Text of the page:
Punguza Mizigo bill could shape political alliances
Eric Wainaina and Bernice Mbugua
The ongoing debates on the Punguza Mizigo bill, an initiative by Ekuro Aukot’s Thirdway Alliance, has taken a political drift, prompting fears the exercise in the county Assemblies could shape political alliances ahead of 2022.
The exercise is now likely to widen the chasm between proponents and those against the Handshake initiated by President Uhuru Kenyatta and Opposition leader Raila Odinga in March last year.
So far, four counties allied to the President and the former premier have shot down the bill, while the fifth, Deputy President William Ruto’s home county of Uasin Gishu, has passed it.
The DP is a fierce critic of the Building Bridges Initiative (BBI), a product of the Handshake.
Yesterday, Ward Reps in Homa Bay, in Raila’s Nyanza region backyard, rejected the Aukot-sponsored bill, while Murang’a County Assembly, in Uhuru’s political bedrock, similarly trashed it on Tuesday.
Other counties that have rejected the bill, which requires the support of 24 county assemblies, are Siaya—the first to do so, Nyeri and Kirinyaga, where it was not even debated. Uasin Gishu remains the only county that has voted in favour of the bill.
National Assembly Leader of Minority John Mbadi, who hails from Homa Bay, said Constitution making was a political process and it was not a surprise that the voting was taking a political dimension.
Mbadi said Ruto “is the force behind the Aukot bill”. He observed that the voting pattern would offer “a rough indicator” of Ruto’s popularity.
Aukot regretted yesterday that his bill had fallen victim to Jubilee’s raging wars. He said Tanga Tanga, allied to the DP and Kieleweke, which supports the BBI initiative, had hijacked the Punguza Mizigo bill to propel political agenda.
“My initiative has taken a political angle because Tanga Tanga, which has been fighting BBI is using it to advance their narrative while Kieleweke team, which is pro BBI, is determined to thwart passage of the bill, which in their thinking amounts to a win for their opponents,” Aukot told People Daily.
The 2017 presidential candidate, who has trashed claims that the DP was sponsoring his bill to flex his political muscles against political rivals, maintained his independence.
County Assemblies Forum yesterday issued a statement suspending debate on the bill until mid-next month.
The forum’s secretary general Kipkirui Chepkwony said the move was aimed at giving Kenyans time to air their views. MCAs also reportedly agreed to disregard the upcoming BBI report.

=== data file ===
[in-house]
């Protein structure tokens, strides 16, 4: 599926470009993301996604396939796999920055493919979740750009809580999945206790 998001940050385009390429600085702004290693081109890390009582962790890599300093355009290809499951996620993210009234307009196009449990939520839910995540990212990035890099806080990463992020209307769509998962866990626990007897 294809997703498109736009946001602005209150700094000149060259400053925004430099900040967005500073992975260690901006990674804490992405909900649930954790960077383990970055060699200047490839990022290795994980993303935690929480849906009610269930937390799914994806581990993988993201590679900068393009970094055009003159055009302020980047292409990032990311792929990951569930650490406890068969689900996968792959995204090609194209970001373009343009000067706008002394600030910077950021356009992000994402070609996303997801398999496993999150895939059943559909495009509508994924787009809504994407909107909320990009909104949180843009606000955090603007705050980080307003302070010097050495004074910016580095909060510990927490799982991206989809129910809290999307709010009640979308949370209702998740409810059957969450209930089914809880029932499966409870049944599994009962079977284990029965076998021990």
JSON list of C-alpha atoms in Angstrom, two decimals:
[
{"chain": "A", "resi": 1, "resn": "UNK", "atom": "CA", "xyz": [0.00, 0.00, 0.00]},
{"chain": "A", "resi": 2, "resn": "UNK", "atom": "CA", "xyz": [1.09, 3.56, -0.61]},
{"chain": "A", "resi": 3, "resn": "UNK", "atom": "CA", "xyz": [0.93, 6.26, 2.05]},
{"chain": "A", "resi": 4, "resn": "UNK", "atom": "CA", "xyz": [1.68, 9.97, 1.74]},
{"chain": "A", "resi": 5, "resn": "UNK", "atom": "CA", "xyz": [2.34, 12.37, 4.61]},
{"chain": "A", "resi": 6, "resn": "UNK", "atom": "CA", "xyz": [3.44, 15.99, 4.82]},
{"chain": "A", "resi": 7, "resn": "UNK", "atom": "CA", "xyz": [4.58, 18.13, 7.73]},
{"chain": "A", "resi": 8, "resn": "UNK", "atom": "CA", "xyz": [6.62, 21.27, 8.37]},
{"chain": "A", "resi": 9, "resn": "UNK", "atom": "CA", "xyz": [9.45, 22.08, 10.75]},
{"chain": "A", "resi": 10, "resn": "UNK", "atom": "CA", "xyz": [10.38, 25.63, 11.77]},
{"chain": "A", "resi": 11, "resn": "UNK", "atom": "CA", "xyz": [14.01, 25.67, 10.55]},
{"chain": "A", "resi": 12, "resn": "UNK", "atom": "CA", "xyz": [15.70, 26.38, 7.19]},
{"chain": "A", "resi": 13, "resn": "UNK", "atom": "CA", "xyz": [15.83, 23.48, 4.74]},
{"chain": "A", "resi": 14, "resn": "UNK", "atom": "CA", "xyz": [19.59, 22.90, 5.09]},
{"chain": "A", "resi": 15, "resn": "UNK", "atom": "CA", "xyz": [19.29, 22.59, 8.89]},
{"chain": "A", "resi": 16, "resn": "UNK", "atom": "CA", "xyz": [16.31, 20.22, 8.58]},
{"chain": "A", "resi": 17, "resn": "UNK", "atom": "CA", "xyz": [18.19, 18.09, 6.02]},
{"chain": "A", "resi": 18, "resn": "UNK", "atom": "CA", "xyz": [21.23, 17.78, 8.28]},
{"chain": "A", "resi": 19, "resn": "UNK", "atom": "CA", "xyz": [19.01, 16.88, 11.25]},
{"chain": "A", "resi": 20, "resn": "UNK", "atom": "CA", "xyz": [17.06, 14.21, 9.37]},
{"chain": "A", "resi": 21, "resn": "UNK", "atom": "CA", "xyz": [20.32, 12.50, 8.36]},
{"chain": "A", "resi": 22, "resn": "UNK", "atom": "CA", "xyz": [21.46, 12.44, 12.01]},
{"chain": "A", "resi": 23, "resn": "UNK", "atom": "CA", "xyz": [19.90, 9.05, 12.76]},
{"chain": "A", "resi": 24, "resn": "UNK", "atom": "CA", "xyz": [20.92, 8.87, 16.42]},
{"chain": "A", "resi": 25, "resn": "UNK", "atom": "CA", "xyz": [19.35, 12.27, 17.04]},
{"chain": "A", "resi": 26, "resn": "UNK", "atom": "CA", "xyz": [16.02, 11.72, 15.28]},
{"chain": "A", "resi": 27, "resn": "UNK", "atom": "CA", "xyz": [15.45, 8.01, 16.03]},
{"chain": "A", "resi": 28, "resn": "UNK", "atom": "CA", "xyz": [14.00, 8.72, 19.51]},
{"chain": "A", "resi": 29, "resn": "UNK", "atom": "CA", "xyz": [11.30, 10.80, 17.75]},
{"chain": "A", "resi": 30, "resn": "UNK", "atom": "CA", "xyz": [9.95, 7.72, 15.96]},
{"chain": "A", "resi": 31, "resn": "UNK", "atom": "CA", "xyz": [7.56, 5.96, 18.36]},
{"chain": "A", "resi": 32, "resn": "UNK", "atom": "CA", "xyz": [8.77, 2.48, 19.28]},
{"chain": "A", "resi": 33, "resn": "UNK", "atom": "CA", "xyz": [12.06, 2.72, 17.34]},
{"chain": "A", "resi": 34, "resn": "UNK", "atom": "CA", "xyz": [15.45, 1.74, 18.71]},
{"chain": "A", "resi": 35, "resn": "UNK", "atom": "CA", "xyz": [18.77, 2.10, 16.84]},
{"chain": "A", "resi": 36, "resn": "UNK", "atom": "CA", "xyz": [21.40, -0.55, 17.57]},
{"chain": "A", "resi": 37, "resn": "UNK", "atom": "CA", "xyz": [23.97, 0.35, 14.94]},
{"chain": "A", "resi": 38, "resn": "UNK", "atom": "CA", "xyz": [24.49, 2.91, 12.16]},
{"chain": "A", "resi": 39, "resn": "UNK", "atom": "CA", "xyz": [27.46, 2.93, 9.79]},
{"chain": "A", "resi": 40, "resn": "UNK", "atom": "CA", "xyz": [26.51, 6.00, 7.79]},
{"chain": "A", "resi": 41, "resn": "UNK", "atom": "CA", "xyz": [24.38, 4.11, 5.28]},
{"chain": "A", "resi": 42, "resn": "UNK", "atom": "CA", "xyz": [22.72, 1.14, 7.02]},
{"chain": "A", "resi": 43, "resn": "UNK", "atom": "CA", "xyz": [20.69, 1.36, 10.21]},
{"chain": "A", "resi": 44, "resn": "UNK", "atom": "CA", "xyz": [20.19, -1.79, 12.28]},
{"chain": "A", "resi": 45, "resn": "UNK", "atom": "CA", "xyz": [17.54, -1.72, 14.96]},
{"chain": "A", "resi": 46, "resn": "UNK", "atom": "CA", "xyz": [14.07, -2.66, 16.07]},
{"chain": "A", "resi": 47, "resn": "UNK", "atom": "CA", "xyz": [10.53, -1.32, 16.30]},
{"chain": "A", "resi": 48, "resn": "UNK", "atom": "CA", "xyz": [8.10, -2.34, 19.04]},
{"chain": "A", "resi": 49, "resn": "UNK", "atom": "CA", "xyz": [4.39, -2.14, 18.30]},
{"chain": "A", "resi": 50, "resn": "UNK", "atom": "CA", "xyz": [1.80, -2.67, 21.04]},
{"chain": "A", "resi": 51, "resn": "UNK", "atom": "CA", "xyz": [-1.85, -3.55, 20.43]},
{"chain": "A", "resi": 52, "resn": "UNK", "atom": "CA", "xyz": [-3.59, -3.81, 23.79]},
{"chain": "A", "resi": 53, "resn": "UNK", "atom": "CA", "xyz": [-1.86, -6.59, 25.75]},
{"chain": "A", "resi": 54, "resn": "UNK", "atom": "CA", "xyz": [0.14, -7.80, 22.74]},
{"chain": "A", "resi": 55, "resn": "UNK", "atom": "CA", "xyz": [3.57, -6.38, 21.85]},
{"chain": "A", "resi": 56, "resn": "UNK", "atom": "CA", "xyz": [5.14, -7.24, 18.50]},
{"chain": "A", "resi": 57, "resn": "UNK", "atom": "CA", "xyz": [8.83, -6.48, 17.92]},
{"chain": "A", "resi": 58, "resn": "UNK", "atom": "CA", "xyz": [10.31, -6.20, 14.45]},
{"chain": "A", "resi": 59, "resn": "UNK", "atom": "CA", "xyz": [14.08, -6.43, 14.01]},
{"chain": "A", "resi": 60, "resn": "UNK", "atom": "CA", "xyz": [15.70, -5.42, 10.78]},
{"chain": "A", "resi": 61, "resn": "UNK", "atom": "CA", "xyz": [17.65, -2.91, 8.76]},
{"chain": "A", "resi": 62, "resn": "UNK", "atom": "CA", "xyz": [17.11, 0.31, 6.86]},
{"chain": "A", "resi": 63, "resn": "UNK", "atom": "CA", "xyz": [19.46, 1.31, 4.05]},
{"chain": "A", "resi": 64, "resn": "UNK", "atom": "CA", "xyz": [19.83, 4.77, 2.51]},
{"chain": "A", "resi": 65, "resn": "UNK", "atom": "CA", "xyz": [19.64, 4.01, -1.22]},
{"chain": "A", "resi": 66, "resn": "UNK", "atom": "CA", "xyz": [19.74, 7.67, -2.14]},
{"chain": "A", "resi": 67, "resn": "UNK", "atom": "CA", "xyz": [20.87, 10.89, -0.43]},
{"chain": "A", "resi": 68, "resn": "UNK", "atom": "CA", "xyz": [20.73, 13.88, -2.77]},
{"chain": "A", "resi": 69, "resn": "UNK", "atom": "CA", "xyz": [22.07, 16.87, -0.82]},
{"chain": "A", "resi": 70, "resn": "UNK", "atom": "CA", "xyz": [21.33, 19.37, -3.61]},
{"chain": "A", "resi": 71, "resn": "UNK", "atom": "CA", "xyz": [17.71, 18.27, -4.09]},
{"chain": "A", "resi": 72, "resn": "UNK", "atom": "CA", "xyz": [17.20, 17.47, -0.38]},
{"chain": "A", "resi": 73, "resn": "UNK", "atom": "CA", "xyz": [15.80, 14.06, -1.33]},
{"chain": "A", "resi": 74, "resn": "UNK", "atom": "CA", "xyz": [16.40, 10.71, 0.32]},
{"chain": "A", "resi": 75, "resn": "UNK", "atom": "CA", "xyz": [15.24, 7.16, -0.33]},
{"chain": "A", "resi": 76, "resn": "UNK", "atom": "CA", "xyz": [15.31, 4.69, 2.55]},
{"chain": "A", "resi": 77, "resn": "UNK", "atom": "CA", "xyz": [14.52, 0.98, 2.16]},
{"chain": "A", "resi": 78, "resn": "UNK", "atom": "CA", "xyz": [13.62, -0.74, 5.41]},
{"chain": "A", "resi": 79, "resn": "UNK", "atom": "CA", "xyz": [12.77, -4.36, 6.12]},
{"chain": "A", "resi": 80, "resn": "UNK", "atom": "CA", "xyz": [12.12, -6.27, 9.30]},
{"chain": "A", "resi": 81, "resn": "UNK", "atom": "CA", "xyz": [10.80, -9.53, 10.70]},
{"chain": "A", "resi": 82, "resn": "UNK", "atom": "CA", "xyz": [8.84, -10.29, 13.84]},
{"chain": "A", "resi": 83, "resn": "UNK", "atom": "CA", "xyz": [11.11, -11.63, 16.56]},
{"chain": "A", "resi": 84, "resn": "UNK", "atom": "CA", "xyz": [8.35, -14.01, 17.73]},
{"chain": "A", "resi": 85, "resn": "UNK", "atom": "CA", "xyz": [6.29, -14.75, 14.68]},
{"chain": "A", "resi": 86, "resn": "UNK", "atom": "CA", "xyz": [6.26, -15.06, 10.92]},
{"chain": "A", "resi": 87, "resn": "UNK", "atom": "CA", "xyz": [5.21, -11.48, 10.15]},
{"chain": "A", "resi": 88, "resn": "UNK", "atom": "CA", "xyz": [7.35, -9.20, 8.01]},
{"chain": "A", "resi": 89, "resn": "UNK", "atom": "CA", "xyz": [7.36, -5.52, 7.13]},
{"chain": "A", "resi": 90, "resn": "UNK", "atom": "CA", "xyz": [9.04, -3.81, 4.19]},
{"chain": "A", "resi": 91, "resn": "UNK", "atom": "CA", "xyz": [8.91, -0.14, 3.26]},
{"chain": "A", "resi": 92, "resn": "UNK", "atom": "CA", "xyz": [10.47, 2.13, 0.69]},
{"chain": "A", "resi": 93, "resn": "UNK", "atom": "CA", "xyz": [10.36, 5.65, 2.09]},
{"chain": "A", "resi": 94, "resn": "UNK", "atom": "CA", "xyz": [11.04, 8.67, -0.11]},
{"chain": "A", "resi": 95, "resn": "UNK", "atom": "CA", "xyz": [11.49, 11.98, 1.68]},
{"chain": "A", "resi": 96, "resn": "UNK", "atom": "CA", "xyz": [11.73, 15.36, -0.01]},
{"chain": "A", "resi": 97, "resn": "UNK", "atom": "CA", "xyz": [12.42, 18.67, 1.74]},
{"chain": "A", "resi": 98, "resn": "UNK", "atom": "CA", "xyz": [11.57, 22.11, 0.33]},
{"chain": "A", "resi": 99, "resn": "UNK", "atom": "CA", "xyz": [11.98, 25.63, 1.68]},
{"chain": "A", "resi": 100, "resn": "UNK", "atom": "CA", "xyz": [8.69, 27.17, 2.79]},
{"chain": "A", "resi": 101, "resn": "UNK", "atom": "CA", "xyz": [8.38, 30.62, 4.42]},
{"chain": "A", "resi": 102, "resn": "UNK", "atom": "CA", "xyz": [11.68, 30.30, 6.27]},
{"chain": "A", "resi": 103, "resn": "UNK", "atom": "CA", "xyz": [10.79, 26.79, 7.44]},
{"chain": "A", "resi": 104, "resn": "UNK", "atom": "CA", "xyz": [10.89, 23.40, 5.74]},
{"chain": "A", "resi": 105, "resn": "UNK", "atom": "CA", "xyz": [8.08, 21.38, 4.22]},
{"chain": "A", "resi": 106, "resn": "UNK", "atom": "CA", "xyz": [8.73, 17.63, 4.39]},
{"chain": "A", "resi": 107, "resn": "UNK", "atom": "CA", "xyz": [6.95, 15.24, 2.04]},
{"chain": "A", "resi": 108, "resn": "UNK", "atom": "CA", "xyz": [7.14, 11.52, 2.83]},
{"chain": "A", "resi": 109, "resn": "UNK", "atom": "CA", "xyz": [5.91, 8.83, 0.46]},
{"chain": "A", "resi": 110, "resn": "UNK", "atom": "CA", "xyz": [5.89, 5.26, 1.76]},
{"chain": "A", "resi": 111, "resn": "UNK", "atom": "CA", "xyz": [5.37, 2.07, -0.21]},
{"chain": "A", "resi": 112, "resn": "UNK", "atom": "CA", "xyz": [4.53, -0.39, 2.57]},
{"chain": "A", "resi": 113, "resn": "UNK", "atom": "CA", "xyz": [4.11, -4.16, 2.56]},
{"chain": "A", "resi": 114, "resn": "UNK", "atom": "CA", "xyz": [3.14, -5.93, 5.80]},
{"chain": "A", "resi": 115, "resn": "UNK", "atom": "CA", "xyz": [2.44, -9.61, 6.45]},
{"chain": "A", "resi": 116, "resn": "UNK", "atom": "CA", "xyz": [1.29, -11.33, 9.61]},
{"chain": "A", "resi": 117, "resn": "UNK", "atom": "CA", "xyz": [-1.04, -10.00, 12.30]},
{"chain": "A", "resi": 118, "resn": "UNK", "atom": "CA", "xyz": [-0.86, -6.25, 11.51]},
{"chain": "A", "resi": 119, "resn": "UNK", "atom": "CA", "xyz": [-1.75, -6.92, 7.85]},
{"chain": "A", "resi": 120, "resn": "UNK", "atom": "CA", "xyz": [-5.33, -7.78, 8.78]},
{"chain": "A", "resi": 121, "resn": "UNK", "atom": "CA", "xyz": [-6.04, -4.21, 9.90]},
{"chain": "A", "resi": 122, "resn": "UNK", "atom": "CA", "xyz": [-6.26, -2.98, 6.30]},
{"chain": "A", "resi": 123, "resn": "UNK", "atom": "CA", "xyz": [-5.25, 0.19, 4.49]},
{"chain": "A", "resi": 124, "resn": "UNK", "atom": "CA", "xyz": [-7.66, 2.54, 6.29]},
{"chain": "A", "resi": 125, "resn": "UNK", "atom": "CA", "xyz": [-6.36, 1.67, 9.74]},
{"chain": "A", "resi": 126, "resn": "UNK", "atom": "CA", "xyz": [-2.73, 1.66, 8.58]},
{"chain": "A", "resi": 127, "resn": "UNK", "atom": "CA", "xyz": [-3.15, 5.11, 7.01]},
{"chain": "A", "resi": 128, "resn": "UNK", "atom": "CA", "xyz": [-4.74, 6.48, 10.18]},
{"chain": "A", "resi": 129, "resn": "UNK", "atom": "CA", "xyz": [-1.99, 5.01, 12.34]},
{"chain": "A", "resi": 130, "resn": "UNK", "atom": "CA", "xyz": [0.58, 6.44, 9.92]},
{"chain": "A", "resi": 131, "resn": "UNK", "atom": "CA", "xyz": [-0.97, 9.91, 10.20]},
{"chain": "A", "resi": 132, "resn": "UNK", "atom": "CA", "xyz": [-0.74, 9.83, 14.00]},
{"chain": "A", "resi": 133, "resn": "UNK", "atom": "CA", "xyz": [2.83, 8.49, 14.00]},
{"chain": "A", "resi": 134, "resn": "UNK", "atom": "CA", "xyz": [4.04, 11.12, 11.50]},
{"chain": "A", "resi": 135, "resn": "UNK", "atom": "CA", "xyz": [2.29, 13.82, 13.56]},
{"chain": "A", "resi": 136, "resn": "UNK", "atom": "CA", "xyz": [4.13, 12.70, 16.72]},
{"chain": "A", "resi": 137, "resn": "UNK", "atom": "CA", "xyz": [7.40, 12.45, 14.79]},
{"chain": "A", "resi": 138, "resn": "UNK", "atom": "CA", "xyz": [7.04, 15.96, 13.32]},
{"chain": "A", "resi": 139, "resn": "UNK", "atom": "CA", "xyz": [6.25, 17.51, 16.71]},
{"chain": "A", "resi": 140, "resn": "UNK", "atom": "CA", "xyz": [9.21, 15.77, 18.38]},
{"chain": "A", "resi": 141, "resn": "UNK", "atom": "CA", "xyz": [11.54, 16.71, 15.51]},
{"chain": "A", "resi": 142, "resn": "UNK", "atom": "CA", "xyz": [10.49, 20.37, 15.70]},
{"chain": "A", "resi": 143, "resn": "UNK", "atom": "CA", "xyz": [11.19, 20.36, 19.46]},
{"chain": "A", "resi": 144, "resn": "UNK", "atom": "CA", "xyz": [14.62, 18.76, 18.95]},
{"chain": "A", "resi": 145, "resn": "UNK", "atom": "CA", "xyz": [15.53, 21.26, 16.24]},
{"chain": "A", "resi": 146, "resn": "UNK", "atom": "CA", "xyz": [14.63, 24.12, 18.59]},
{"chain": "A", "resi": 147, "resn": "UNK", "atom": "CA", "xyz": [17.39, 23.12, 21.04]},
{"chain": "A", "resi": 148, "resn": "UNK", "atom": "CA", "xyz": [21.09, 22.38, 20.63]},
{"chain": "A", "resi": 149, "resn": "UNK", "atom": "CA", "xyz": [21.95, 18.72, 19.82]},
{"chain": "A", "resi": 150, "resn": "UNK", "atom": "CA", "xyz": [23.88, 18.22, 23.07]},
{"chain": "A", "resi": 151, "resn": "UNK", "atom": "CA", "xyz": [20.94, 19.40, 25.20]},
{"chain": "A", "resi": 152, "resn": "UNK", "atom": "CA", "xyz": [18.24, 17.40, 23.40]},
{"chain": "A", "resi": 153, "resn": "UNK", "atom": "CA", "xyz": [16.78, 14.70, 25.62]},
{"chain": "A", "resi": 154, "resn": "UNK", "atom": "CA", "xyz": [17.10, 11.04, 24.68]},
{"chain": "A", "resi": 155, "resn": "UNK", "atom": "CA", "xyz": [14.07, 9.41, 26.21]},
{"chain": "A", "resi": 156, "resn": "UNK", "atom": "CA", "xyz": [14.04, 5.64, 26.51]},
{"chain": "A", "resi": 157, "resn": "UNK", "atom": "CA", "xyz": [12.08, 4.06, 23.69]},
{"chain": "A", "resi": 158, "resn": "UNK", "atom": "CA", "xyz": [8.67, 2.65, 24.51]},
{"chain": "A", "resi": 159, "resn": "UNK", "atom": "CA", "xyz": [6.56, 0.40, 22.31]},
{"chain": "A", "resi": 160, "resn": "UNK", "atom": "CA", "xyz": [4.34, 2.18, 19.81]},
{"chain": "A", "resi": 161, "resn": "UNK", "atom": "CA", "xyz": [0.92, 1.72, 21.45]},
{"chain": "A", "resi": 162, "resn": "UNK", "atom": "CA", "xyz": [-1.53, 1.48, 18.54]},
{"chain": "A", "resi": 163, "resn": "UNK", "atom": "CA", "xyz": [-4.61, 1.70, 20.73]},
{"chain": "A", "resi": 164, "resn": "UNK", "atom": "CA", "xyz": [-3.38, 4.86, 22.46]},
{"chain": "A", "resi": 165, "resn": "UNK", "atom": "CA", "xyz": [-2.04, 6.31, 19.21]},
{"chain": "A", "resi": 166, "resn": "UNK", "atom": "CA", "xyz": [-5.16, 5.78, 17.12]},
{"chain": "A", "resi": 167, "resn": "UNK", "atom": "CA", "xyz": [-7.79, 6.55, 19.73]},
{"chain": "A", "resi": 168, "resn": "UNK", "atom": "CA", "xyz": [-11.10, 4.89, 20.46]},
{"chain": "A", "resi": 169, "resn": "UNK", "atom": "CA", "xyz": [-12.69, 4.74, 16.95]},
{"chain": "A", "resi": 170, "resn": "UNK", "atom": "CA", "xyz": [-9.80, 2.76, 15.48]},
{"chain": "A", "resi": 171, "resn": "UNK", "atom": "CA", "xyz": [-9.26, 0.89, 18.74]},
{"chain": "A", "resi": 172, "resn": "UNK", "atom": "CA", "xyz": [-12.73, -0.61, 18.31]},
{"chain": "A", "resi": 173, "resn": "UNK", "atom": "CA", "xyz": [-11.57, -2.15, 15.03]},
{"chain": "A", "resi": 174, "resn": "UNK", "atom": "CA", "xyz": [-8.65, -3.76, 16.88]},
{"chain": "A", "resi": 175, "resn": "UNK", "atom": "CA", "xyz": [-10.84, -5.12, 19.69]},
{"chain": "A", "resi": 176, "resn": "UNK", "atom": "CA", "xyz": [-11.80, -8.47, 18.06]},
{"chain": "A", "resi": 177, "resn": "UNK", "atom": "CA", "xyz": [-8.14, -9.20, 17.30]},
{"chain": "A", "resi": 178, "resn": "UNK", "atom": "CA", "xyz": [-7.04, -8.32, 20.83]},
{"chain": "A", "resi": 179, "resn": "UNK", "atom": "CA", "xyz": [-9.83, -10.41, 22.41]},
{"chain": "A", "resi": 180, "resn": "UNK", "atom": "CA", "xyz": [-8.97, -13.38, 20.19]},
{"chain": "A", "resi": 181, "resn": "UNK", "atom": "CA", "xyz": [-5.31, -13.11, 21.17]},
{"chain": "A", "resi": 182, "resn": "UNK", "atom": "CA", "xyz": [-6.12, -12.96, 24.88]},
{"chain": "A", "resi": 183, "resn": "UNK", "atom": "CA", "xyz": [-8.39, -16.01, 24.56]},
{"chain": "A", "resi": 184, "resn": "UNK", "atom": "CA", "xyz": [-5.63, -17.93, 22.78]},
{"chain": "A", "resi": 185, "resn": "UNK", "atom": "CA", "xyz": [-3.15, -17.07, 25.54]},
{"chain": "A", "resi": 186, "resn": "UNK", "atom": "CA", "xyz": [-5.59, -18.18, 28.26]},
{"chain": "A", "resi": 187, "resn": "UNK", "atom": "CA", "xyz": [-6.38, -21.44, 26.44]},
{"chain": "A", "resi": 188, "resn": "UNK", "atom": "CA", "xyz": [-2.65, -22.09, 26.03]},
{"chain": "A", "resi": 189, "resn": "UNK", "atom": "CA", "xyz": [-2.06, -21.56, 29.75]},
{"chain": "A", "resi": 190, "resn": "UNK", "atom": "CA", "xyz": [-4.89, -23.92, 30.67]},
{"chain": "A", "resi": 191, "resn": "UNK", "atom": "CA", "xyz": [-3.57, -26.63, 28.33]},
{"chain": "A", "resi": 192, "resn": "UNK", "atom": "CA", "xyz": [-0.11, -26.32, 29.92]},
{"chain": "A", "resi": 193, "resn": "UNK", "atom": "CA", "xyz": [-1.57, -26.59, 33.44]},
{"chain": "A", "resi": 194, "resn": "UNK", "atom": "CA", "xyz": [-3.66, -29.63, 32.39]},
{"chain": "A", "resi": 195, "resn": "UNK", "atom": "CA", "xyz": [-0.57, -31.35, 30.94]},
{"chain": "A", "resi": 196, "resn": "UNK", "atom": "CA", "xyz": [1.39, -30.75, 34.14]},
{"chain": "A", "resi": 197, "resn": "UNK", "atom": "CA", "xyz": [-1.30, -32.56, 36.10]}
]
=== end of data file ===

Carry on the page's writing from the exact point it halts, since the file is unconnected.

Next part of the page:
Yesterday, Kiambu residents gave a public participation forum a wide berth. It was organised in Thika, the President’s home county. Ward Reps vowed to shoot it down.
Clearly, a political duel is in the offing between the “Handshake Alliance”, advocating for a referendum for inclusivity in governance at the national level, and Ruto’s side, preaching the exact opposite.
Punguza Mizigo advocates for reduction of elective seats, while the “Handshake” wants a review of the Constitution to re-introduce the position of Prime Minister.
The DP and his backers view the BBI process as a calculated plot by his political enemies within Jubilee to scuttle his 2022 presidential bid.
On Tuesday the DP conceded that Punguza Mizigo was part of the cause of the rifts within Jubilee. This, he explained, had led to an ugly fallout between his backers and those of the President.
Kirinyaga Governor Anne Waiguru suggested that Tanga Tanga was behind the Aukot bill but was now denouncing it because it was facing rejection in areas Tanga Tanga leaders thought they are popular.
“Congratulations to Muranga county Assembly for rejecting #PunguzaMizigoBill2019. What Kenyans want is a bill that supports unity and inclusion not a defective and impractical bill.
It’s intriguing to see those leaders who supported it now claiming it was not their agenda… interesting times! (sic)” the governor said.
Gatanga MP Ngugi Nduati, one of the proponents of the Handshake, said the rejection of the bill in Central region was a strong political message. He said it demonstrated the President’s political dominance in the region.
“Technically, supporting the bill is fighting the President and his Handshake initiative but its rejection in Nyeri, Kirinyaga and Murang’a yesterday (Tuesday), only affirms our position that the President’s grip of the regions is intact,” Nduati told People Daily yesterday.
But his Kikuyu counterpart Kimani Ichung’wa, a Tanga Tanga member, rubbished claims their faction had anything to do with the bill. He said these were “ridiculous claims which will not go anywhere”.